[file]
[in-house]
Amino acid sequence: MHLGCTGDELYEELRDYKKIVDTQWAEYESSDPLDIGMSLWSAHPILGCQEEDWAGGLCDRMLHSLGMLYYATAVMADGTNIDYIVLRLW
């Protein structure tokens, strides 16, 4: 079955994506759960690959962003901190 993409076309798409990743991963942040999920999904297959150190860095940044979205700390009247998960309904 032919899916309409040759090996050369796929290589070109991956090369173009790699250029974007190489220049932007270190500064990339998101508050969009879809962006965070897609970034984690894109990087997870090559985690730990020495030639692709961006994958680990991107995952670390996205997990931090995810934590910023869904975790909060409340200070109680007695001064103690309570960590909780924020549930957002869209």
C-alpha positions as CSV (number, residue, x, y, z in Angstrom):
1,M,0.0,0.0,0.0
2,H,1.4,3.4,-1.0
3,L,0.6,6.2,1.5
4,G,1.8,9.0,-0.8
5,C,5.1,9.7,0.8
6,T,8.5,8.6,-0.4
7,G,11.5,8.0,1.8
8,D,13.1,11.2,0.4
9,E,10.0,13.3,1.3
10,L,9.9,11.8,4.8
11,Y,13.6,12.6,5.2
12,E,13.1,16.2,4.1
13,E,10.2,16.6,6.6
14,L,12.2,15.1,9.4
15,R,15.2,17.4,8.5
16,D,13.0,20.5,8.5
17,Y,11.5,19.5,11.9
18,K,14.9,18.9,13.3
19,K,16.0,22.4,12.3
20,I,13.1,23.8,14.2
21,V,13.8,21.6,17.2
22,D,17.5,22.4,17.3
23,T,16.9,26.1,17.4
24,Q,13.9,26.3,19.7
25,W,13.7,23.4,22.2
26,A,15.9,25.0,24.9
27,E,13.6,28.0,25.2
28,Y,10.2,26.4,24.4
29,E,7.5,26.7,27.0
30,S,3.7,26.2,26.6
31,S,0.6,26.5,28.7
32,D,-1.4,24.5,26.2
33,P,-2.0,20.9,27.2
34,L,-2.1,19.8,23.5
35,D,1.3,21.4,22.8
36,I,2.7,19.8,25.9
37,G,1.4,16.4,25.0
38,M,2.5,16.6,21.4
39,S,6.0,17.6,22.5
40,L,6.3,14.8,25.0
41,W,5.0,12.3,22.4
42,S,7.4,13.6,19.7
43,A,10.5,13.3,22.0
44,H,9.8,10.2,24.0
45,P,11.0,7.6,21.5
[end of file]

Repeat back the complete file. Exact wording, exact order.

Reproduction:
[in-house]
Amino acid sequence: MHLGCTGDELYEELRDYKKIVDTQWAEYESSDPLDIGMSLWSAHPILGCQEEDWAGGLCDRMLHSLGMLYYATAVMADGTNIDYIVLRLW
């Protein structure tokens, strides 16, 4: 079955994506759960690959962003901190 993409076309798409990743991963942040999920999904297959150190860095940044979205700390009247998960309904 032919899916309409040759090996050369796929290589070109991956090369173009790699250029974007190489220049932007270190500064990339998101508050969009879809962006965070897609970034984690894109990087997870090559985690730990020495030639692709961006994958680990991107995952670390996205997990931090995810934590910023869904975790909060409340200070109680007695001064103690309570960590909780924020549930957002869209």
C-alpha positions as CSV (number, residue, x, y, z in Angstrom):
1,M,0.0,0.0,0.0
2,H,1.4,3.4,-1.0
3,L,0.6,6.2,1.5
4,G,1.8,9.0,-0.8
5,C,5.1,9.7,0.8
6,T,8.5,8.6,-0.4
7,G,11.5,8.0,1.8
8,D,13.1,11.2,0.4
9,E,10.0,13.3,1.3
10,L,9.9,11.8,4.8
11,Y,13.6,12.6,5.2
12,E,13.1,16.2,4.1
13,E,10.2,16.6,6.6
14,L,12.2,15.1,9.4
15,R,15.2,17.4,8.5
16,D,13.0,20.5,8.5
17,Y,11.5,19.5,11.9
18,K,14.9,18.9,13.3
19,K,16.0,22.4,12.3
20,I,13.1,23.8,14.2
21,V,13.8,21.6,17.2
22,D,17.5,22.4,17.3
23,T,16.9,26.1,17.4
24,Q,13.9,26.3,19.7
25,W,13.7,23.4,22.2
26,A,15.9,25.0,24.9
27,E,13.6,28.0,25.2
28,Y,10.2,26.4,24.4
29,E,7.5,26.7,27.0
30,S,3.7,26.2,26.6
31,S,0.6,26.5,28.7
32,D,-1.4,24.5,26.2
33,P,-2.0,20.9,27.2
34,L,-2.1,19.8,23.5
35,D,1.3,21.4,22.8
36,I,2.7,19.8,25.9
37,G,1.4,16.4,25.0
38,M,2.5,16.6,21.4
39,S,6.0,17.6,22.5
40,L,6.3,14.8,25.0
41,W,5.0,12.3,22.4
42,S,7.4,13.6,19.7
43,A,10.5,13.3,22.0
44,H,9.8,10.2,24.0
45,P,11.0,7.6,21.5